RI Superior Court

A Superior Court judge is scheduled Tuesday to consider the first settlement growing out of the state’s lawsuit over 38 Studios. The settlement calls for the state to get a payment of $4.3 million.

After 38 Studios went bankrupt in 2012, the state sued 14 defendants to try to cut down the roughly $90 million owed by taxpayers. The first proposed settlement in the case was announced late last month. It involves the law firm of Moses Afonso Ryan, which served as bond counsel for the ill-fated 38 Studios project.

The Rhode Island State Police and the Attorney General have concluded their investigation into beleaguered Central Coventry fire district.  There are no pending criminal charges.

Kristin Gourlay / RIPR

One of the key issues facing the General Assembly in the new year is the fate of a significant overhaul of the state pension system in 2011.  The new legislative session starts Tuesday.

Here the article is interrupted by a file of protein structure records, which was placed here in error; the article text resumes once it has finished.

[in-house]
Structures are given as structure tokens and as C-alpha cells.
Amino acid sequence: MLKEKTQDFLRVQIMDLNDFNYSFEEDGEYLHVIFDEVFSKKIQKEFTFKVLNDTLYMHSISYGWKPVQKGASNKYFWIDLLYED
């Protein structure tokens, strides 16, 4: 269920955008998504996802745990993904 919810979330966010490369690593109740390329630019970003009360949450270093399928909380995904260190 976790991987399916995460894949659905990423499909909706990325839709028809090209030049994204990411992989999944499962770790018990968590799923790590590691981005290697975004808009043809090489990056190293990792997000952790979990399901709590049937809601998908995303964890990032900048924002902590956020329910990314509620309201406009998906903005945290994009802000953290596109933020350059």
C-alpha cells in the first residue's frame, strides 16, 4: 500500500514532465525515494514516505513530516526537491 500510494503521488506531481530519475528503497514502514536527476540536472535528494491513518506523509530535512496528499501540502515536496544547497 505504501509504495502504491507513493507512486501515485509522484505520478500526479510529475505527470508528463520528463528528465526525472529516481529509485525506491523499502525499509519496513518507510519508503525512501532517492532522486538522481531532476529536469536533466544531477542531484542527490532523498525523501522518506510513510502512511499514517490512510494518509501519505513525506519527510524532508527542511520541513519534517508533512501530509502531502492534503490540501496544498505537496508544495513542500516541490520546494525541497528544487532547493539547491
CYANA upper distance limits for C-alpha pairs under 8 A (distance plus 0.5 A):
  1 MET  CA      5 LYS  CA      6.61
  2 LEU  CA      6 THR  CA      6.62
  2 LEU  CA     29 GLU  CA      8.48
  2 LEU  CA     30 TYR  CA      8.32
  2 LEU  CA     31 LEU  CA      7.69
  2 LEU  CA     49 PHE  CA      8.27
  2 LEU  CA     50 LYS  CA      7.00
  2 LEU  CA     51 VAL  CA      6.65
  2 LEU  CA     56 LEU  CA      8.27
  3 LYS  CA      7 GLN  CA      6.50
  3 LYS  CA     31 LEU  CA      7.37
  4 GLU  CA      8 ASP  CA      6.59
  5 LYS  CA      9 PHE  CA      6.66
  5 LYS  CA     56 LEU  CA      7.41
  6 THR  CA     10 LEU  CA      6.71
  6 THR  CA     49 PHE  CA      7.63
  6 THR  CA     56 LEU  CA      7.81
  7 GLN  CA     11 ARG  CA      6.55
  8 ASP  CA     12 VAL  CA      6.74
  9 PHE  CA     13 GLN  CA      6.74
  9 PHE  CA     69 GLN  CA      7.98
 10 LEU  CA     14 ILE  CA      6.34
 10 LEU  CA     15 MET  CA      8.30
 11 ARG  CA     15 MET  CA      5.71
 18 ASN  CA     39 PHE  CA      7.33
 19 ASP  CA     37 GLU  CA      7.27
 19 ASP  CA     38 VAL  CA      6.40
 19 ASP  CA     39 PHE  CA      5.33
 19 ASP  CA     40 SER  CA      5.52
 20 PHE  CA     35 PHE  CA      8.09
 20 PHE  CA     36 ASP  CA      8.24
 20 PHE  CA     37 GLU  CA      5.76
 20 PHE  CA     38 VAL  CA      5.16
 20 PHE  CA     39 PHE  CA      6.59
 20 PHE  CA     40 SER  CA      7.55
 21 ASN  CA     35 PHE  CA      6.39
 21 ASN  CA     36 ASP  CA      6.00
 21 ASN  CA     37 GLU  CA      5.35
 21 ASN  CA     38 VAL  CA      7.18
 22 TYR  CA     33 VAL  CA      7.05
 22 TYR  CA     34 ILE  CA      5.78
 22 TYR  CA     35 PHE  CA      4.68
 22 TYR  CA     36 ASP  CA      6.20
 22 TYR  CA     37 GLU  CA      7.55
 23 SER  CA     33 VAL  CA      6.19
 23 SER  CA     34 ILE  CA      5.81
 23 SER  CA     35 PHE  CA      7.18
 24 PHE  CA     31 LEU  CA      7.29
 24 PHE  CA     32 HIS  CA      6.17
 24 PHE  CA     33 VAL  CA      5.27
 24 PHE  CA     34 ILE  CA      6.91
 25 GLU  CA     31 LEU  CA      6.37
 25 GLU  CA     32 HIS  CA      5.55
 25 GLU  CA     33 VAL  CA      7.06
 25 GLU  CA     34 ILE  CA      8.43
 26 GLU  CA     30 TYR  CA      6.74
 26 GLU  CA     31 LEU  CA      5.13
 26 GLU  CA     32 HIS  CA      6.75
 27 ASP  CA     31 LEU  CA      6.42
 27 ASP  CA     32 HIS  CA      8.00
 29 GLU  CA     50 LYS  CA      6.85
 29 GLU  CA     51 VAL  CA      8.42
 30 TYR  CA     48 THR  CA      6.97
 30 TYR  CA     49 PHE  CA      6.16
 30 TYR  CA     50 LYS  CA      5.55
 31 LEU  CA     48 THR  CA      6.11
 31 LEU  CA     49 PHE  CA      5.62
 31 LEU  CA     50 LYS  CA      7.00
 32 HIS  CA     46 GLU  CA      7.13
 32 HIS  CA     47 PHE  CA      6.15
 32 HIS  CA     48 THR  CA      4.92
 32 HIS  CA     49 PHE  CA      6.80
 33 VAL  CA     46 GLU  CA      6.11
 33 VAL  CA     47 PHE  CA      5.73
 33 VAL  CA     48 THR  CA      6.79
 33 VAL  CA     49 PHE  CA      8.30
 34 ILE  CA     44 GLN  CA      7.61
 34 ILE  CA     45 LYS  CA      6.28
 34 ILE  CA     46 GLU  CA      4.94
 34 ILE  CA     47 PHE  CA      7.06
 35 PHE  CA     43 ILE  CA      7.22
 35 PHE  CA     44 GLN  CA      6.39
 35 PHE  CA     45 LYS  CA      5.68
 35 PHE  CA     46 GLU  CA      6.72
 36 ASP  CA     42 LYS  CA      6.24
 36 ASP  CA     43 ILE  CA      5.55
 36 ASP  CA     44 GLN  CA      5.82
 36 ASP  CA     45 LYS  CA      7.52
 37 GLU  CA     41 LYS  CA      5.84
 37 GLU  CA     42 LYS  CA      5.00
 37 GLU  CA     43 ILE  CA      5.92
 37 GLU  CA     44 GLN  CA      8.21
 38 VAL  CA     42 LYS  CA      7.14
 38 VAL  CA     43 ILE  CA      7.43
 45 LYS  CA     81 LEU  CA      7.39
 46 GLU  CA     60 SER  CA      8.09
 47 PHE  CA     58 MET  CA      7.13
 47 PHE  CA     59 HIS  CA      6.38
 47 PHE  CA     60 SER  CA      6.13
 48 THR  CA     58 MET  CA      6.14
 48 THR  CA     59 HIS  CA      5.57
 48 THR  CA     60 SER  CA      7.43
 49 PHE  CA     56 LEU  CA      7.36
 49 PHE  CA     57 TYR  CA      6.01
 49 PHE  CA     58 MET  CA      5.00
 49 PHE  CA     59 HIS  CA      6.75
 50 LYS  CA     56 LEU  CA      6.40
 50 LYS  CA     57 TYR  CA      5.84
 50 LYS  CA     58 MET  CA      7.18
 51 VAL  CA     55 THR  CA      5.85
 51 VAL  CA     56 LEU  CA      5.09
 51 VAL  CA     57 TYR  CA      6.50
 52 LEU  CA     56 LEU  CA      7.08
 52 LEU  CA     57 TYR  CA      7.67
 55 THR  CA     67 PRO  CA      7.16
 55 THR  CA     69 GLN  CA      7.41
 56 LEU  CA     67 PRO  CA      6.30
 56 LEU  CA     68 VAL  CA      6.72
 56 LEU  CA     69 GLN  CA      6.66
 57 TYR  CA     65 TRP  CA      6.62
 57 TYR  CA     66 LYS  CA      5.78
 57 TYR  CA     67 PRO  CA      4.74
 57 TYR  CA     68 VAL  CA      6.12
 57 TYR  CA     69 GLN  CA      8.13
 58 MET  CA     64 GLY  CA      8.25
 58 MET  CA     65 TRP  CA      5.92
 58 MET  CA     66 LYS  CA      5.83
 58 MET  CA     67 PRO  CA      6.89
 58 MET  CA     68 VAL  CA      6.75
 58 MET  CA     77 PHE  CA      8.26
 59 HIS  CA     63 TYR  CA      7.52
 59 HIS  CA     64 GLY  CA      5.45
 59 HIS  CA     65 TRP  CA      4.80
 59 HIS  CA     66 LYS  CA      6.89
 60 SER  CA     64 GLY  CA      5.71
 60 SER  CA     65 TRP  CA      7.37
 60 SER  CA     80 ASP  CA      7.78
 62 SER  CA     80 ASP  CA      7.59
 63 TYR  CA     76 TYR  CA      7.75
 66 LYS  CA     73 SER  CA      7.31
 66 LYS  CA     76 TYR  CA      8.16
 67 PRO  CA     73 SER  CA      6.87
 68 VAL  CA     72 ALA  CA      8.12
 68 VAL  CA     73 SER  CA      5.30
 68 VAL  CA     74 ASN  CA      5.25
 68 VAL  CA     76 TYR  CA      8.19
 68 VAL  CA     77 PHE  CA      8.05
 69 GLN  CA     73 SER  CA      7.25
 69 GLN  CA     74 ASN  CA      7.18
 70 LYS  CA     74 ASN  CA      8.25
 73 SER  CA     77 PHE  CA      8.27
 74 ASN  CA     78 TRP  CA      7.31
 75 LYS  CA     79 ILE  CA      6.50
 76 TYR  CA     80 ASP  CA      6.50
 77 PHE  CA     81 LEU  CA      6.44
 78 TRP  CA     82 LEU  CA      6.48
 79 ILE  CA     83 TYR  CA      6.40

State officials and public employee unions have held closed-door talks for more than a year in an attempt to settle a lawsuit over the pension overhaul. House Speaker Gordon Fox said he opposes any dramatic changes, because the overhaul alleviated pressure on the state budget.

Don Boorman / RIPR

A top aide to Governor Lincoln Chafee and a former counsel for the speaker of the House are among six candidates to become a Superior Court judge.  Interviews of the candidates are tentatively scheduled for early next year.

Those hoping to become a Superior Court judge include Richard Licht, director of the state Department of Administration. The state Ethics Commission recently found Licht isn’t subject to a requirement to spend a year outside government before trying to become a judge

A group of citizens has filed a lawsuit in Superior Court in an attempt to stop a supplemental tax increase in Woonsocket.  Woonsocket officials hope to use the tax to overcome a persistent budget crisis.

But the lawsuit filed on behalf of several taxpayers claims the supplemental tax doesn’t comply with the General Assembly legislation that authorized it. The legislation was based on Woonsocket being able to reach almost 4 million dollars in other budget savings. But the suit says that since almost 3 million of the savings are subject to legal action, that may never be realized.

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